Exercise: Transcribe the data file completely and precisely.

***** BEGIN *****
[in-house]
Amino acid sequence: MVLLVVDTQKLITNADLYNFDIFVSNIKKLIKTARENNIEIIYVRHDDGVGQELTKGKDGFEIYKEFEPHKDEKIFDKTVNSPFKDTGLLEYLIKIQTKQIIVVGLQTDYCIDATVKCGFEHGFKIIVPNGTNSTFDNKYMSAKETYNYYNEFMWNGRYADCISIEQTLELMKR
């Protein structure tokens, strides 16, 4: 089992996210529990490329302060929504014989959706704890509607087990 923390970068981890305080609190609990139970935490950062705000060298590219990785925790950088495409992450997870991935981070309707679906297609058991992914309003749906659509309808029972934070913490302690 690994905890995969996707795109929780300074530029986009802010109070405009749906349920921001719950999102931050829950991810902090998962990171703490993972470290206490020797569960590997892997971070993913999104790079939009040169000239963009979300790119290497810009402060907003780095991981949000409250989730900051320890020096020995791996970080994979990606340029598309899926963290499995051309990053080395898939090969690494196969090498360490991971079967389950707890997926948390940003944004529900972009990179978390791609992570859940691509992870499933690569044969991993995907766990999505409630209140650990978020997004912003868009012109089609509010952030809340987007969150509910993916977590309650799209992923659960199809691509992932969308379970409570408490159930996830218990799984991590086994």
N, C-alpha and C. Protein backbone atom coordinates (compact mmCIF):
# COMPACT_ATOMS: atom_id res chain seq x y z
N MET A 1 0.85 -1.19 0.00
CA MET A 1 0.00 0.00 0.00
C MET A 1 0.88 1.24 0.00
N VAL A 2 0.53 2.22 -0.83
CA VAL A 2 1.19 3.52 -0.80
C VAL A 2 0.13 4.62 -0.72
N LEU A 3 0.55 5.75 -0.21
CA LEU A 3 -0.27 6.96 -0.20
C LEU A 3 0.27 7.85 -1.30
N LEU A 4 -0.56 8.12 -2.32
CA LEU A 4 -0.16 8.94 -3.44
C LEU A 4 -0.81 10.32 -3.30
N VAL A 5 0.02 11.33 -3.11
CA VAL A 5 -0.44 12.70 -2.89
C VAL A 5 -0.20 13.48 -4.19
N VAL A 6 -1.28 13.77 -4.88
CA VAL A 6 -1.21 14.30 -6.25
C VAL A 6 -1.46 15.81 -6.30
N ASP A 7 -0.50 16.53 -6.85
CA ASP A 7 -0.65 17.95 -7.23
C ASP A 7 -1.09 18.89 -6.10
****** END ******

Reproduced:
[in-house]
Amino acid sequence: MVLLVVDTQKLITNADLYNFDIFVSNIKKLIKTARENNIEIIYVRHDDGVGQELTKGKDGFEIYKEFEPHKDEKIFDKTVNSPFKDTGLLEYLIKIQTKQIIVVGLQTDYCIDATVKCGFEHGFKIIVPNGTNSTFDNKYMSAKETYNYYNEFMWNGRYADCISIEQTLELMKR
């Protein structure tokens, strides 16, 4: 089992996210529990490329302060929504014989959706704890509607087990 923390970068981890305080609190609990139970935490950062705000060298590219990785925790950088495409992450997870991935981070309707679906297609058991992914309003749906659509309808029972934070913490302690 690994905890995969996707795109929780300074530029986009802010109070405009749906349920921001719950999102931050829950991810902090998962990171703490993972470290206490020797569960590997892997971070993913999104790079939009040169000239963009979300790119290497810009402060907003780095991981949000409250989730900051320890020096020995791996970080994979990606340029598309899926963290499995051309990053080395898939090969690494196969090498360490991971079967389950707890997926948390940003944004529900972009990179978390791609992570859940691509992870499933690569044969991993995907766990999505409630209140650990978020997004912003868009012109089609509010952030809340987007969150509910993916977590309650799209992923659960199809691509992932969308379970409570408490159930996830218990799984991590086994």
N, C-alpha and C. Protein backbone atom coordinates (compact mmCIF):
# COMPACT_ATOMS: atom_id res chain seq x y z
N MET A 1 0.85 -1.19 0.00
CA MET A 1 0.00 0.00 0.00
C MET A 1 0.88 1.24 0.00
N VAL A 2 0.53 2.22 -0.83
CA VAL A 2 1.19 3.52 -0.80
C VAL A 2 0.13 4.62 -0.72
N LEU A 3 0.55 5.75 -0.21
CA LEU A 3 -0.27 6.96 -0.20
C LEU A 3 0.27 7.85 -1.30
N LEU A 4 -0.56 8.12 -2.32
CA LEU A 4 -0.16 8.94 -3.44
C LEU A 4 -0.81 10.32 -3.30
N VAL A 5 0.02 11.33 -3.11
CA VAL A 5 -0.44 12.70 -2.89
C VAL A 5 -0.20 13.48 -4.19
N VAL A 6 -1.28 13.77 -4.88
CA VAL A 6 -1.21 14.30 -6.25
C VAL A 6 -1.46 15.81 -6.30
N ASP A 7 -0.50 16.53 -6.85
CA ASP A 7 -0.65 17.95 -7.23
C ASP A 7 -1.09 18.89 -6.10